#11: At the pub of the training hall

It has been long I am returned to Bree, it seems, and yet never had I the slightest intimation that the training hall, found athwart the market square cattycorner from the mess hall, had within it a pub! Though it must be admitted their beer is no match for Barliman's, still, it makes a convenient place for a respite from the rigors of training with the sword. Even my walnut-wood practice sword, lighter as it may be than true steel (though balanced the same), is wearisome when used at length. (I shall have to make a new wooden sword to match, when Liffey has had time to help me purchase a better-suited blade.)

Not so long returned to Bree from the journey to Ost Guruth, that is. I am but two days back, and this my first occasion to come to the city proper. Liffey and I arrived in Newharrow late in the afternoon, I called upon my sister at the Peach and took opportunity to change clothes and have a more proper meal, then straightaway back to Liffey's house for the evening. Piper has a new fancy, a fellow (I had not known her interests might incorporate such options) called Taraborn who I met but briefly, and now I have a new reason to scarcely see her. I spent the next day fastening the strongbox into place in my room, and getting a start on the work-shed, as I have a new commission. And thus far spent today practicing at the techniques of fencing Liffey showed me; I promised I would not make light of her teaching, and I do not mean to. I must remember to seek a seller of salves, for the scratchings of the prickles on the gorse-bush from which I collected purple flowers for Liffey while in the Lone-lands, to go with the orange day-lilies I found in the Trollshaws, still ache at me as I work the saw or the sword, but I cannot rest my hands to let them heal. There is too much to be done.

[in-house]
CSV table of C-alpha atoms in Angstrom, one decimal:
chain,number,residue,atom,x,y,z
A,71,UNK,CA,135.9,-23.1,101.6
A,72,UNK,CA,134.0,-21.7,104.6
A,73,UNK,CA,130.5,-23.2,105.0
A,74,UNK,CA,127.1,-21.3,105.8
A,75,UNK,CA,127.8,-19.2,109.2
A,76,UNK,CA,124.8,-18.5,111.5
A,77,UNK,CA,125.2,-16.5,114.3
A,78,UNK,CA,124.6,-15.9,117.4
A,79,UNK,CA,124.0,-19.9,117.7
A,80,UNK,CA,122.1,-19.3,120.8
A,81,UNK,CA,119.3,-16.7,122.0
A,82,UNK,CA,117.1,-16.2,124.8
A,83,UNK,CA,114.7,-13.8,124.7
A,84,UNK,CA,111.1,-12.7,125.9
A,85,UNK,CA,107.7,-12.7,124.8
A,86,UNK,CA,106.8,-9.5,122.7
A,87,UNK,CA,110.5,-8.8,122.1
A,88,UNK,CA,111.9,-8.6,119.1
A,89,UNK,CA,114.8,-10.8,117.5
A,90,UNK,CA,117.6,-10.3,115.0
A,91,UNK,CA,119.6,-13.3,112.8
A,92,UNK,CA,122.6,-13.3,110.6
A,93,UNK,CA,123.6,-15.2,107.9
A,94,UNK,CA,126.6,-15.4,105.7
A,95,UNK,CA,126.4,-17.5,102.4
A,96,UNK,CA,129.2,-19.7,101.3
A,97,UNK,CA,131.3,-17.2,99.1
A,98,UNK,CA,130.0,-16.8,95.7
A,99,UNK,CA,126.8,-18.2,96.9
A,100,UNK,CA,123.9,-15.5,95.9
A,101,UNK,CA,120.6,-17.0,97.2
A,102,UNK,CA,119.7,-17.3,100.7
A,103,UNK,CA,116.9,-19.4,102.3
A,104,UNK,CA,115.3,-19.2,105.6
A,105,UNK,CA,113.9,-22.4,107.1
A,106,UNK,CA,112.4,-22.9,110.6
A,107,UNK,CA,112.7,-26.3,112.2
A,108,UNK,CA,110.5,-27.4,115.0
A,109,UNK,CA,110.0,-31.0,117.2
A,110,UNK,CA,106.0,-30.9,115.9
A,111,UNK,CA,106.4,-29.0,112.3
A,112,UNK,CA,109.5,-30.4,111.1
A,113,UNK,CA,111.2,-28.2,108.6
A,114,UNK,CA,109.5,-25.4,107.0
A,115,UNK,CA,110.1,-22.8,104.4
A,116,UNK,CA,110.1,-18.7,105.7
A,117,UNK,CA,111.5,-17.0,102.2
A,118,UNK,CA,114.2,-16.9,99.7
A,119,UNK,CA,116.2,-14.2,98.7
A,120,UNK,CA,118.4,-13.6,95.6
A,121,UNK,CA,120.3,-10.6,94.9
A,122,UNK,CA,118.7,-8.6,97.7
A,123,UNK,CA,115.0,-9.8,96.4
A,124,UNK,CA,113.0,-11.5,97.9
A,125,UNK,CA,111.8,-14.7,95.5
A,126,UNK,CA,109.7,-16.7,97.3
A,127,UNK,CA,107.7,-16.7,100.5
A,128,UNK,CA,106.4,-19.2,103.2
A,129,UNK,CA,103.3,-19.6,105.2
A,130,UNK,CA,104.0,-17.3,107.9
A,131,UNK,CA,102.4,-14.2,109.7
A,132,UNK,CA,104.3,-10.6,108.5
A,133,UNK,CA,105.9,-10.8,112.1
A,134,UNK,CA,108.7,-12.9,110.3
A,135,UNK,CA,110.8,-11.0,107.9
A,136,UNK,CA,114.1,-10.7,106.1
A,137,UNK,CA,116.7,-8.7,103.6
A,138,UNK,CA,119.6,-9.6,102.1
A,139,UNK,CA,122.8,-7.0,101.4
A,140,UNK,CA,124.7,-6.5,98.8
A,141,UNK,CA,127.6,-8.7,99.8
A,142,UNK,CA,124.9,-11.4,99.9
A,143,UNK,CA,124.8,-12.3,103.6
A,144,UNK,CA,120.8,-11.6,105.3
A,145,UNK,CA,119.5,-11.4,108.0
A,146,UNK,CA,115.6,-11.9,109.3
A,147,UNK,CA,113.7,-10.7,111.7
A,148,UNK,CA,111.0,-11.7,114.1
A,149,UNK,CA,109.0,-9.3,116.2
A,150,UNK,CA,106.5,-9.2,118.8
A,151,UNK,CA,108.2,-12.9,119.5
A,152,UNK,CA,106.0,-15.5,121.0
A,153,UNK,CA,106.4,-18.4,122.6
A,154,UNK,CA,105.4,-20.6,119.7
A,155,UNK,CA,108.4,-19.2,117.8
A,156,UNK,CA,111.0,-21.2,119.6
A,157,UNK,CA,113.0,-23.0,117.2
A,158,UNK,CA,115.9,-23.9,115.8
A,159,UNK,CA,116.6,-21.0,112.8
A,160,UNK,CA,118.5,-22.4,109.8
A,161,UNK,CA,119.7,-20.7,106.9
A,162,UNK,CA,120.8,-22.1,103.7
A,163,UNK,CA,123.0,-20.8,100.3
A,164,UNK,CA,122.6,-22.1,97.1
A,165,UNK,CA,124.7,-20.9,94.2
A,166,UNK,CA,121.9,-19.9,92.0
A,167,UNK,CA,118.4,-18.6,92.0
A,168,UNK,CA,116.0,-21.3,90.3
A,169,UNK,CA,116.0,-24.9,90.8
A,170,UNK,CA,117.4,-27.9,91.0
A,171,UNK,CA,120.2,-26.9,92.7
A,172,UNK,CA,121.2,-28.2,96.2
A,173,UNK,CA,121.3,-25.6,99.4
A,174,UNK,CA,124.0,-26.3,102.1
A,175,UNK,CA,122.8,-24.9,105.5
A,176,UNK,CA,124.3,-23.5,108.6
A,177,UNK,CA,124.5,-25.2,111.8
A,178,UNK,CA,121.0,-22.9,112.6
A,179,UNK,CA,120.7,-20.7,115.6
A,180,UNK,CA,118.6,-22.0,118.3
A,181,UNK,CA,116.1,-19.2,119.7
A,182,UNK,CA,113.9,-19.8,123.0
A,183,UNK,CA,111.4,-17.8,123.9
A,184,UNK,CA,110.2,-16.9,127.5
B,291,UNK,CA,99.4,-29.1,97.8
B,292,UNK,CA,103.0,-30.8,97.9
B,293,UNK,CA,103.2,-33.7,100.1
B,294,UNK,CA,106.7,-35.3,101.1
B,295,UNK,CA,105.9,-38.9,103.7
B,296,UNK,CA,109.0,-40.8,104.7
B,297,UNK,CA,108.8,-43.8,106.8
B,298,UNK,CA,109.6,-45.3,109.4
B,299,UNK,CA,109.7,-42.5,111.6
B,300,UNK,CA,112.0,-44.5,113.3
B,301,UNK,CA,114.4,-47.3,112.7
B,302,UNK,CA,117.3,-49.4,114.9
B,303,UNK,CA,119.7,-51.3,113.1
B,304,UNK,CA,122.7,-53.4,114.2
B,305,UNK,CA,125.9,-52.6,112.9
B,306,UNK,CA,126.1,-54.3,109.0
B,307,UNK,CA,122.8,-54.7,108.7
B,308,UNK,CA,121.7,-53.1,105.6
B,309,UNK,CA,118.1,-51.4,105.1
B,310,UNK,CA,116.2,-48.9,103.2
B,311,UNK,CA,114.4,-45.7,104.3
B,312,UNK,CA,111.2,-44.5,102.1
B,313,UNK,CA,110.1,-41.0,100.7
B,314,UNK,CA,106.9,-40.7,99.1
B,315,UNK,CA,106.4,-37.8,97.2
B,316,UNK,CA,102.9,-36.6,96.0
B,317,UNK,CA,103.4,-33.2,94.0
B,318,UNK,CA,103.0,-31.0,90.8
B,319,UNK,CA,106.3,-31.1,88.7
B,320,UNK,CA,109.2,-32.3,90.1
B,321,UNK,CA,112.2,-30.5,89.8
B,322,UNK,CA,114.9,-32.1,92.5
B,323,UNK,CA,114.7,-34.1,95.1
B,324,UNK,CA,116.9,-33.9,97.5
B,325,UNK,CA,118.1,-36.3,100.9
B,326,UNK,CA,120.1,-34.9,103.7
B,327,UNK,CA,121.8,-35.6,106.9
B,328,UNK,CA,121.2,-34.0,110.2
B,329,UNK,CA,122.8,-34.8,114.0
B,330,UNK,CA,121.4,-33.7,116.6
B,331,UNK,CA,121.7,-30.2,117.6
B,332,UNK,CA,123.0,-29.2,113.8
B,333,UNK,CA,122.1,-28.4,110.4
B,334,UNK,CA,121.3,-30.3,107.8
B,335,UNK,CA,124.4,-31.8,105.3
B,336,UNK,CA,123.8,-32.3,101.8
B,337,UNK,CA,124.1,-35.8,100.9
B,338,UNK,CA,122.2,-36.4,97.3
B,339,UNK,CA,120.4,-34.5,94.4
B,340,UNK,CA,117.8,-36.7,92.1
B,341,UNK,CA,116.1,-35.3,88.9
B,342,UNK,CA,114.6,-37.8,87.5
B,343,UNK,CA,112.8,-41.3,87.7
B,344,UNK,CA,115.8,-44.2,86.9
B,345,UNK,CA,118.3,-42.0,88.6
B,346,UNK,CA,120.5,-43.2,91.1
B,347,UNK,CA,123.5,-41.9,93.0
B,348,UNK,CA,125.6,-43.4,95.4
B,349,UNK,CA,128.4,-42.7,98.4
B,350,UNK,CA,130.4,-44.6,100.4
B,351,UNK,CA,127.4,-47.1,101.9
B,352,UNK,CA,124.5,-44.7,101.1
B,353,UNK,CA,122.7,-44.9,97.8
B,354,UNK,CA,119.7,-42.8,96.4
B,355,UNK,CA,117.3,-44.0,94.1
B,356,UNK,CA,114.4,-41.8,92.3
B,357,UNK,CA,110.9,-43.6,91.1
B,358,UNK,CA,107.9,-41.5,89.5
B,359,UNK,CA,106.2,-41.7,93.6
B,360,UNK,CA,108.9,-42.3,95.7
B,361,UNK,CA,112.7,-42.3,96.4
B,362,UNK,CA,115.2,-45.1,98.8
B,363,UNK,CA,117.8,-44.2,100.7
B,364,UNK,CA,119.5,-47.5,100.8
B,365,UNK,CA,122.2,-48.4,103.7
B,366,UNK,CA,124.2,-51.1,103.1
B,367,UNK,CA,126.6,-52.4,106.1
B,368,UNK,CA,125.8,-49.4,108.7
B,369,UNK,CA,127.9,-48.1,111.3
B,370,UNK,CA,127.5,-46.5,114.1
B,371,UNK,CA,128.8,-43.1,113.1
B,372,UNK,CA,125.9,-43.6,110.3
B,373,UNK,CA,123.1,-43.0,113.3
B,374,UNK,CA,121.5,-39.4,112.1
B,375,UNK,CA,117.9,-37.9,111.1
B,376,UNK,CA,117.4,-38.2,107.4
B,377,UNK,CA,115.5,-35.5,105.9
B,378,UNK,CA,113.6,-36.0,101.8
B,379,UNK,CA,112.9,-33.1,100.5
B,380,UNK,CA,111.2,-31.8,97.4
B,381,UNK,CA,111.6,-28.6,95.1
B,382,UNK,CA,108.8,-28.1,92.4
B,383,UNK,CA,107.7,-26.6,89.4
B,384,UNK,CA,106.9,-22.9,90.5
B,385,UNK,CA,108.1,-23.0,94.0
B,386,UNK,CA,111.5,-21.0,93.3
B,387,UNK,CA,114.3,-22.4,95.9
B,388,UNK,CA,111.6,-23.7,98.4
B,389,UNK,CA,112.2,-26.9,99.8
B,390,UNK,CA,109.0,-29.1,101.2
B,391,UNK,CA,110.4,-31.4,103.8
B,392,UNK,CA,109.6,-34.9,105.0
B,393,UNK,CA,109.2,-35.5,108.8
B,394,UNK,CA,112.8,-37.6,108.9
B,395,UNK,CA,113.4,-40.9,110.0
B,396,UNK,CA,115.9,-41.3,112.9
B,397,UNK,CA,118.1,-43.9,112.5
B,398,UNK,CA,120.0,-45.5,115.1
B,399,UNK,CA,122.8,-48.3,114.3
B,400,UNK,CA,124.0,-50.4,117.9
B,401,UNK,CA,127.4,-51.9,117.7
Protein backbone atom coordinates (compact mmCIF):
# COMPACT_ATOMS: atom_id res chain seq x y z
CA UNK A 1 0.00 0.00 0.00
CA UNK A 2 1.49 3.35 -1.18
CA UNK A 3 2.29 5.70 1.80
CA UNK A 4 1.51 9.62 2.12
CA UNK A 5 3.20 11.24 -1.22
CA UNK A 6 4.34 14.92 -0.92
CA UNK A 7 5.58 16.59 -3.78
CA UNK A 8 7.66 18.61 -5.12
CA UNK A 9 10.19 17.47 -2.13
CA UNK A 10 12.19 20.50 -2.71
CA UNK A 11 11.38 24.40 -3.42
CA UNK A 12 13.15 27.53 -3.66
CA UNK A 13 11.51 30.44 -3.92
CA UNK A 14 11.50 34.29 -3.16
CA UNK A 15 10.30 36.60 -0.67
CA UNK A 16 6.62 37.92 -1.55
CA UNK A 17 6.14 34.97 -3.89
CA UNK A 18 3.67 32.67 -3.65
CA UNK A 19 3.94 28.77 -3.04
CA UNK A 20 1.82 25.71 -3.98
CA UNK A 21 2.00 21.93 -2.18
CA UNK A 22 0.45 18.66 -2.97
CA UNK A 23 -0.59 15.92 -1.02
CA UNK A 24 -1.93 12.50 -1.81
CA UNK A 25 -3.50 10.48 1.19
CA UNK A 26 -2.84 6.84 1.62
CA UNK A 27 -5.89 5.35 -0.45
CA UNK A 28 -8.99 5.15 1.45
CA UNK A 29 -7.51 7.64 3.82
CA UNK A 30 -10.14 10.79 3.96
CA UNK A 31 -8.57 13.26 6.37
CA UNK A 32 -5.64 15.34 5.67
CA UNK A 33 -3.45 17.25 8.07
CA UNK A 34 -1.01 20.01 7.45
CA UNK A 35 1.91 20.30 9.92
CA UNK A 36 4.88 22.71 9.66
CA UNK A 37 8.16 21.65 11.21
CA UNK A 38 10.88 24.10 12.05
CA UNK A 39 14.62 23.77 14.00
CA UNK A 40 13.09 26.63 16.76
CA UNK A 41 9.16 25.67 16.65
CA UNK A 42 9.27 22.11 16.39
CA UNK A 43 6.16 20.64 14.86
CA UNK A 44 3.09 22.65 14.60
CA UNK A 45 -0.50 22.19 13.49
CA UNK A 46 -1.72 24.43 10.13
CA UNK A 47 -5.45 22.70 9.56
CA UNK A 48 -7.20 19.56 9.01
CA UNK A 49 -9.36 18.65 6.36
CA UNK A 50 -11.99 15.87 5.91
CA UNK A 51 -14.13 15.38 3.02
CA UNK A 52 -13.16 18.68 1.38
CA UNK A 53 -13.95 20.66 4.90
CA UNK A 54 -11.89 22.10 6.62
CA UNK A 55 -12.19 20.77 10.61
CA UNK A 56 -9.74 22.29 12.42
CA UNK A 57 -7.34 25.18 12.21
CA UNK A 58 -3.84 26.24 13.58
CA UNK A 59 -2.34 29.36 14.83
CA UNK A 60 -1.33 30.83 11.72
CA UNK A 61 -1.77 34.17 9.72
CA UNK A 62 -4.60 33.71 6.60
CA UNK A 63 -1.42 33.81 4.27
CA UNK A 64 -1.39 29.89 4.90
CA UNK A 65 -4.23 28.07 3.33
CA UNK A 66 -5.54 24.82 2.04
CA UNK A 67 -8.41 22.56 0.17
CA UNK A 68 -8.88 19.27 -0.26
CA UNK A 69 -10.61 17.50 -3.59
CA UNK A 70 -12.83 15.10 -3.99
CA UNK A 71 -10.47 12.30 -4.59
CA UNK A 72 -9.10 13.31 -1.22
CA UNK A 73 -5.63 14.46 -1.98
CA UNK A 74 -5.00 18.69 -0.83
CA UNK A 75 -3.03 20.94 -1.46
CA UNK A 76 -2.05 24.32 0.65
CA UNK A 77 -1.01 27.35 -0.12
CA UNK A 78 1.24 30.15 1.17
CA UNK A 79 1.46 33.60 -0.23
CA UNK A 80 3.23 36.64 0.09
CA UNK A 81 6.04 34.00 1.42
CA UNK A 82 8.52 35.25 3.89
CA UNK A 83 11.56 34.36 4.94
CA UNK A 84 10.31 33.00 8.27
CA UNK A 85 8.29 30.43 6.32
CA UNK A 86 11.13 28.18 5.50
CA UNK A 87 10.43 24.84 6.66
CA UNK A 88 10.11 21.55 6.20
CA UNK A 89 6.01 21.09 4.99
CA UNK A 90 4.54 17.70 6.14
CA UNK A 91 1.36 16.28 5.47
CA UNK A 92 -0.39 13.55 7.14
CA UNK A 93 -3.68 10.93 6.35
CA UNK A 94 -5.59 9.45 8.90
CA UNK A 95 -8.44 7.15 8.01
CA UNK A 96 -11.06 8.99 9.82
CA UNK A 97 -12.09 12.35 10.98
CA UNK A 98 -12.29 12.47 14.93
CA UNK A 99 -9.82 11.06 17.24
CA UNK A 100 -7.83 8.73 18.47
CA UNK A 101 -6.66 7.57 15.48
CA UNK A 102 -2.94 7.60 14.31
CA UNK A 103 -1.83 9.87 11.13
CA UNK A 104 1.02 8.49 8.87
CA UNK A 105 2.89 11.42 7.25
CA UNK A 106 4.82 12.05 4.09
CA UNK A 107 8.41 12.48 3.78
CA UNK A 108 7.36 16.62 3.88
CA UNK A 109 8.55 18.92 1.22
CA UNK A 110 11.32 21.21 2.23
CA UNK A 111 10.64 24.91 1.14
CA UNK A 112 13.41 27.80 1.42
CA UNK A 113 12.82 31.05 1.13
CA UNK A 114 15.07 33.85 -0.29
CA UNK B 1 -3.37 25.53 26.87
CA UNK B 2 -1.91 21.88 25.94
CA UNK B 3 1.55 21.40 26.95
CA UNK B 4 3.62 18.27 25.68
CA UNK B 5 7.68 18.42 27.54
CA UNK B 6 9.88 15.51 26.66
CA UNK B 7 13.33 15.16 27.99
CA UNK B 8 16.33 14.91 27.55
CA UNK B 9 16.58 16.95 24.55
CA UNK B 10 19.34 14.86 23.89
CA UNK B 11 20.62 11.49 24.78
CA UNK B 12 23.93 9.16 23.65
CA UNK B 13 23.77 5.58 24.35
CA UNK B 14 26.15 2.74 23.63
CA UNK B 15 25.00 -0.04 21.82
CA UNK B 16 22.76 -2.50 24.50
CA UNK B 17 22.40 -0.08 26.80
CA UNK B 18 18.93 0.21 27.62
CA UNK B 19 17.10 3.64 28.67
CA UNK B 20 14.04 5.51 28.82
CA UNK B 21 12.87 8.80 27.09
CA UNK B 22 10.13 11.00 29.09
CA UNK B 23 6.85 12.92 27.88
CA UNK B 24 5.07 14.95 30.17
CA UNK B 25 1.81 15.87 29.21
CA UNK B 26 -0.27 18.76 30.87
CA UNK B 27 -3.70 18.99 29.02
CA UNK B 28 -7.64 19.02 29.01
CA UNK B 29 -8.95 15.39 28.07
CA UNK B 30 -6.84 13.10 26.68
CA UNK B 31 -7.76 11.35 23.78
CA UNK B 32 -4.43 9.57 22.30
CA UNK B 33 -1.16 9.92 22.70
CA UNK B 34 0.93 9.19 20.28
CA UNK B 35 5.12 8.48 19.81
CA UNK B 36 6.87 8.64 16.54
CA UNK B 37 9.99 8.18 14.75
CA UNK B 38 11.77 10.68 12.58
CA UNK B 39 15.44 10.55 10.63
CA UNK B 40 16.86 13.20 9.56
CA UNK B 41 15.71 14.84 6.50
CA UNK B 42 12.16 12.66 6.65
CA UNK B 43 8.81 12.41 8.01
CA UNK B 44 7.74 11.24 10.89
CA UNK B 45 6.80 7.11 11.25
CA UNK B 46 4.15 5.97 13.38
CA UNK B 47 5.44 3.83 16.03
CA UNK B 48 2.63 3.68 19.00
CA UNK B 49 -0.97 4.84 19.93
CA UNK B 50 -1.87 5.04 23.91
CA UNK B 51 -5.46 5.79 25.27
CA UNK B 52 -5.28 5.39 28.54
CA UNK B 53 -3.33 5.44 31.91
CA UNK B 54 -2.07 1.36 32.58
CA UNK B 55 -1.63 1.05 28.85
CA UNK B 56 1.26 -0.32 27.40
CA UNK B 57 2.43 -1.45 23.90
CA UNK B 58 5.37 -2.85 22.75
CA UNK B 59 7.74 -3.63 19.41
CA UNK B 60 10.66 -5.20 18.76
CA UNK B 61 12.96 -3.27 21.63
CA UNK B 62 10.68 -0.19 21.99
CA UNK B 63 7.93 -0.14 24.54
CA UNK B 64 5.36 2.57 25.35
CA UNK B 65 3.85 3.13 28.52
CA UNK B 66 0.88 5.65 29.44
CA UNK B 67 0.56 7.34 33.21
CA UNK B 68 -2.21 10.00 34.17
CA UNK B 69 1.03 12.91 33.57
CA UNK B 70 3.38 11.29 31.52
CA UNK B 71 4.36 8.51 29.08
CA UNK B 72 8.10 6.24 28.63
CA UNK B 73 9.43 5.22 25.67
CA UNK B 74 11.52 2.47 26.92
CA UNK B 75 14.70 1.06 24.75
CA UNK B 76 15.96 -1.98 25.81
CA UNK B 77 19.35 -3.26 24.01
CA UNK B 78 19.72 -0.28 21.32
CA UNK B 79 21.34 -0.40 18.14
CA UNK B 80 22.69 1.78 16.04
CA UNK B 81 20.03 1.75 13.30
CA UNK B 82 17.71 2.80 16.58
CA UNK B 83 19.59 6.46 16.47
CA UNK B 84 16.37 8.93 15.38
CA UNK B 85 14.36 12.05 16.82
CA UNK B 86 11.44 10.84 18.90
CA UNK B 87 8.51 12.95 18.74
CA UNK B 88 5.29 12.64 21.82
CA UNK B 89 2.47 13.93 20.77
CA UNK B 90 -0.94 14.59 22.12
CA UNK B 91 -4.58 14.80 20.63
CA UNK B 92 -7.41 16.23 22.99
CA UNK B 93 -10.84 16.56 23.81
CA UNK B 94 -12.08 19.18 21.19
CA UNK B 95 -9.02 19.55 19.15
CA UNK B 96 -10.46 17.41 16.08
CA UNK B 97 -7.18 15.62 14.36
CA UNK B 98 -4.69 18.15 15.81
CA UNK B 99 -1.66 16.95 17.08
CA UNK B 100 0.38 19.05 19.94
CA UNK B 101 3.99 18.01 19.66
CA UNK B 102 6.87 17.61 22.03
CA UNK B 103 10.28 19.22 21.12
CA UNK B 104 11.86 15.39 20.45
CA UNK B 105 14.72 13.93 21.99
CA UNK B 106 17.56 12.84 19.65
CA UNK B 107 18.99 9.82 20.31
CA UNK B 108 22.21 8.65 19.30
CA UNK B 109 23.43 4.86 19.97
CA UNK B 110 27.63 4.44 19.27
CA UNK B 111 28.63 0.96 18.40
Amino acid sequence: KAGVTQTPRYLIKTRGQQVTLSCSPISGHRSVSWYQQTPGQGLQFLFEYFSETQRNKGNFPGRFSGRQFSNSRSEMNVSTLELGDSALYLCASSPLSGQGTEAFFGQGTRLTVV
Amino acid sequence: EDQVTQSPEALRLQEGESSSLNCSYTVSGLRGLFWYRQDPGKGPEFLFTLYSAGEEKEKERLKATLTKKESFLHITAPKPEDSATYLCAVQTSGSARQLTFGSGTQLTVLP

Keeping up my promised practice with the sword may yet please Liffey, but beyond that, I cannot glimpse what hopes might lie before me with her. More than anyone I have met, she is a mystery. At times she is friendly, even affectionate, and then of a sudden, she is distant, keeping secret within her whatever hurtful memories haunt her every step. I wish I could be the person who might draw them out, and thus, help her heal from them, if such succor can be hoped for. But I lack such talent, and even when she is most open to me, eager for my presence, she still keeps her feelings hidden. At the camp with the pool near Weathertop, I felt time and again that her eyes were fixed on someone else who was not present, looking past, or even through, me. She showed me a hidden cave behind a waterfall, and I, thrice-foolish, made some untowardly suggestive quip about what lovers might use such a harborage for, earning a look from her far more chill than the icy waters. Had she once shared it thus with a lover? And the memory of this lover lost stuck like a thorn in her heart, turned to renewed agony by my careless, ignorant words? And yet a scant hour later she spoke warmly and with affection, even interest. She took time to show me the sword and promised more training. To make the journey the swifter, she let me ride behind her on her horse, and made light of any concern I raised of my rights to such proximity. But then at her home, even as she asked me to return, there was something sad in her, and I fear it is beyond me to make good such unseen anguishes of the heart.